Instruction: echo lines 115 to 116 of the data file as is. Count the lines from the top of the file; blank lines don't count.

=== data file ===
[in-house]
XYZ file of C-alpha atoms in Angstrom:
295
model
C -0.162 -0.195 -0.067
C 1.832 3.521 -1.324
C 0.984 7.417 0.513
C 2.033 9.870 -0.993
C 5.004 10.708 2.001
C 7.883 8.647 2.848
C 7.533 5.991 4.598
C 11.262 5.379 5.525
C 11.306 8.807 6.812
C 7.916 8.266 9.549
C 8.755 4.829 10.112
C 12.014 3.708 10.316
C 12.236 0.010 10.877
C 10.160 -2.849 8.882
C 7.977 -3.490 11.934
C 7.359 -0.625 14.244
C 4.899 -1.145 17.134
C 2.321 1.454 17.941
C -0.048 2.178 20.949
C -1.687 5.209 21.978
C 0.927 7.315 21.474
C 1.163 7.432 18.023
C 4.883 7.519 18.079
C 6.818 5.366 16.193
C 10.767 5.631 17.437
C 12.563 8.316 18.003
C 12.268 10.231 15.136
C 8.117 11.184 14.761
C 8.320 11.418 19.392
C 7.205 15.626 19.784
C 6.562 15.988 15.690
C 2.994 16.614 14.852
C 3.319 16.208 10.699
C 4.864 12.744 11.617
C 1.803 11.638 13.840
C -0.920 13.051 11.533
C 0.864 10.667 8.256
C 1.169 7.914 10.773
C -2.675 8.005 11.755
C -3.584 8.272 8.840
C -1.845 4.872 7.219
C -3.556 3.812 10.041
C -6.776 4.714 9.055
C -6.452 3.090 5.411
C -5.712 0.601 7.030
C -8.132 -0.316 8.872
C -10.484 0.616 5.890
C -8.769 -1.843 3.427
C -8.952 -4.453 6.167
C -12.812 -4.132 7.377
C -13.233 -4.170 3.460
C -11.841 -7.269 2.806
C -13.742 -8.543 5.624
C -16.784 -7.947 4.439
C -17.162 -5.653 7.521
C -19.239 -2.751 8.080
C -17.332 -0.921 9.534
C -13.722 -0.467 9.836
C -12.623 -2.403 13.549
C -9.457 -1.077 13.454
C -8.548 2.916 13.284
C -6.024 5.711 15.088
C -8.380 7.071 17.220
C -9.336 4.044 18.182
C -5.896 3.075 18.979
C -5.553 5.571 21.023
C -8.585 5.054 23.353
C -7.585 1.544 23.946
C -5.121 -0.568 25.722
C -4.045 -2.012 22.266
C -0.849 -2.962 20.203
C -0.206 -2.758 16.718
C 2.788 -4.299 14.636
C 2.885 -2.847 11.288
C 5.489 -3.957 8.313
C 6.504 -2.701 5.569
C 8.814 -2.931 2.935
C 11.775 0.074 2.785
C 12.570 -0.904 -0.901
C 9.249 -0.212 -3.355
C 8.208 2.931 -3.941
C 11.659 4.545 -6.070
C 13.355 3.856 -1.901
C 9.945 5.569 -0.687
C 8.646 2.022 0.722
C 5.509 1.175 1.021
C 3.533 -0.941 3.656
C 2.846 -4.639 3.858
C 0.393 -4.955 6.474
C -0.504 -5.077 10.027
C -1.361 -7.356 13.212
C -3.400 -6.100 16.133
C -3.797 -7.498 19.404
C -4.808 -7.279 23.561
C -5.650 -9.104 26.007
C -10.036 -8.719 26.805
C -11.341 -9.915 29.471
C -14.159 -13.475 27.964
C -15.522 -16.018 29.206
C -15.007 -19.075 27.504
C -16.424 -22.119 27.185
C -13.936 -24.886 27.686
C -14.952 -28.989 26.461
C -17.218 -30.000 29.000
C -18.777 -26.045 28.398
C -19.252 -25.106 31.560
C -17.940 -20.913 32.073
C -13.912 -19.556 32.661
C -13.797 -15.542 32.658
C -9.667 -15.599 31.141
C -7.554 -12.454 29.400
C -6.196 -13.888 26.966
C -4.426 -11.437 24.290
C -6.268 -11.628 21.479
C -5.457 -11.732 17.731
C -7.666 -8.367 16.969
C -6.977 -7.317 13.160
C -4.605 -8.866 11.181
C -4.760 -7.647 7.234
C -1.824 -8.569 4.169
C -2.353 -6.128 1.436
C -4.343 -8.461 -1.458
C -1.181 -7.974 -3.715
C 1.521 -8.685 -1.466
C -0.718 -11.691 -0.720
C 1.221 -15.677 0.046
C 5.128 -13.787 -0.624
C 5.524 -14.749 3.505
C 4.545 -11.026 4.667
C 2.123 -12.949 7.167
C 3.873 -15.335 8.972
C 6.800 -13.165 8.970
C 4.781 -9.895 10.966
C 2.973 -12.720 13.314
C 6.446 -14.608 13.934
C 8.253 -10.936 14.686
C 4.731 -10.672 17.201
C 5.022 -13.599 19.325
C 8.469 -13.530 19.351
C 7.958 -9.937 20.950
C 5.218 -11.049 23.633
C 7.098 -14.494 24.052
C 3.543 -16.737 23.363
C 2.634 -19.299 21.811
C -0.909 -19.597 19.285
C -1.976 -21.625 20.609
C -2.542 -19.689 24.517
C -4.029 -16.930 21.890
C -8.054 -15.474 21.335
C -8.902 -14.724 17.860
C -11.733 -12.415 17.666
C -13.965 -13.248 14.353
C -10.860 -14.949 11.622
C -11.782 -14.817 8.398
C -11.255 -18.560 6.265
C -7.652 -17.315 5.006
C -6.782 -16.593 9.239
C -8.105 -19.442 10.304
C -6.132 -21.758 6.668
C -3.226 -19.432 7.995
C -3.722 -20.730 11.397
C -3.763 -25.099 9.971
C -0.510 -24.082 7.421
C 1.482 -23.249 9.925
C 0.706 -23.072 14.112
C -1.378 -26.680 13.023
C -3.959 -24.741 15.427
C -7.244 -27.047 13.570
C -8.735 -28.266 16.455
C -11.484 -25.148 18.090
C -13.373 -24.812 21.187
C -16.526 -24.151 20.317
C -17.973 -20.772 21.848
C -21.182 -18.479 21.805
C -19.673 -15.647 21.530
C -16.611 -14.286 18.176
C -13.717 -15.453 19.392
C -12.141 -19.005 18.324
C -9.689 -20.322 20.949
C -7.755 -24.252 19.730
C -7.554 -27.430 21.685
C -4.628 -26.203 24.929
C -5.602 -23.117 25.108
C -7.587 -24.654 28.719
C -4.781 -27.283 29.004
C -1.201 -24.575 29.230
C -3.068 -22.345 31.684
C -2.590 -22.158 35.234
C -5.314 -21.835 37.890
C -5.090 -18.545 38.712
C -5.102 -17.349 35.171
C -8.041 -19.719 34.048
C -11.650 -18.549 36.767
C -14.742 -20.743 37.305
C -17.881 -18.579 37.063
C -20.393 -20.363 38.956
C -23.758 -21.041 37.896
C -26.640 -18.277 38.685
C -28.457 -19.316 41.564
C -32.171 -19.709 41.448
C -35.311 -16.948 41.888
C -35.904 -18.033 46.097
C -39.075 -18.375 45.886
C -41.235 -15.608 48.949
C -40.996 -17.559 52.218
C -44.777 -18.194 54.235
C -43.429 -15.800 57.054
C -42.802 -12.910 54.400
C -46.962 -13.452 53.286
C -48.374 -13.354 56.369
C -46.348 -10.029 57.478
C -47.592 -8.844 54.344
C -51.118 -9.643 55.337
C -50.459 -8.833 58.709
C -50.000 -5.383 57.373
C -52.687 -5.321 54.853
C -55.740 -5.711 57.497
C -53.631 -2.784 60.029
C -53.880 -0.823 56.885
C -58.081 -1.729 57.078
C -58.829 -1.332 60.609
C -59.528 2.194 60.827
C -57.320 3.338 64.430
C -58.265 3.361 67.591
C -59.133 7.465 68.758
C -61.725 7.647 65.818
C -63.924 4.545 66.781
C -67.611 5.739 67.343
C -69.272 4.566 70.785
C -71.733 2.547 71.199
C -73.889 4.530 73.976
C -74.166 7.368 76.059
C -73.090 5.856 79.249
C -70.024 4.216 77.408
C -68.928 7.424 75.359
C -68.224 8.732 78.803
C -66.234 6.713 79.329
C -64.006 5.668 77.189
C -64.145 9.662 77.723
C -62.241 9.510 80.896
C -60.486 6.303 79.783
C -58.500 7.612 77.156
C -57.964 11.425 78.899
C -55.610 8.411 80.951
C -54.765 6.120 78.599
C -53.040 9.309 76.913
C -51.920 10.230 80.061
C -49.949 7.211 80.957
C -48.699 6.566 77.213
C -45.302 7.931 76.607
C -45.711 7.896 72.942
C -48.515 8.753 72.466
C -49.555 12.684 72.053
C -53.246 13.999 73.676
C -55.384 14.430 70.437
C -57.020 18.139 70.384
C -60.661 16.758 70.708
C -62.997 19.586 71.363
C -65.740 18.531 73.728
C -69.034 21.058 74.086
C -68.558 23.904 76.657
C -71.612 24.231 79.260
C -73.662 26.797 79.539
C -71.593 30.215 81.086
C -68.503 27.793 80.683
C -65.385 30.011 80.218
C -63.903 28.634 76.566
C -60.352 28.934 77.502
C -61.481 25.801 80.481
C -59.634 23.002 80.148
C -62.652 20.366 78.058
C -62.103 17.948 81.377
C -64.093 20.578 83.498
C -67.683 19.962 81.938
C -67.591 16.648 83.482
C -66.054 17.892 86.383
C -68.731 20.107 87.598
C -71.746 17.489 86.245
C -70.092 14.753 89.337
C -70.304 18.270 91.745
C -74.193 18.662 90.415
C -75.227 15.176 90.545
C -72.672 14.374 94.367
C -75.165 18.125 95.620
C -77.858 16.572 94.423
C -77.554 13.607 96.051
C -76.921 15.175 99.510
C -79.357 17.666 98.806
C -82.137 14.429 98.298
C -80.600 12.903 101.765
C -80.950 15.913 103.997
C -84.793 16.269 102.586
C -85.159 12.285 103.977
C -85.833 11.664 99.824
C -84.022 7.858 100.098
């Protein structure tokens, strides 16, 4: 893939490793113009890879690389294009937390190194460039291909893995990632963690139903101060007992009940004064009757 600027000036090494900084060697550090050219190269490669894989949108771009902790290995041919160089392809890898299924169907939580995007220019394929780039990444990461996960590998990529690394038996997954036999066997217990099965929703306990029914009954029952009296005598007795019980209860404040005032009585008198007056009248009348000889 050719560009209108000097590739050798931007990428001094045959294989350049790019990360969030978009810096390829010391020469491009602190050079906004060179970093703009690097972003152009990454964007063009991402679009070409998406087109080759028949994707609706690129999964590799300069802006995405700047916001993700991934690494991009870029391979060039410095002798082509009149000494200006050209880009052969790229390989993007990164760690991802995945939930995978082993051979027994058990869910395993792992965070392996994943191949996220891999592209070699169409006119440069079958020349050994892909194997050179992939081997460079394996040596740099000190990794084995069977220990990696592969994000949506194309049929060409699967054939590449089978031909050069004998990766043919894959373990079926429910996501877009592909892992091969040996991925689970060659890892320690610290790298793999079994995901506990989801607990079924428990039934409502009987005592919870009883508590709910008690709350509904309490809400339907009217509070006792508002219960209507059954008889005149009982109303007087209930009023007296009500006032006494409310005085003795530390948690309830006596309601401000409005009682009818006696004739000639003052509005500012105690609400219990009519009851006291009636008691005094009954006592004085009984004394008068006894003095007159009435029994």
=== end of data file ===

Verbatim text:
C -7.554 -12.454 29.400
C -6.196 -13.888 26.966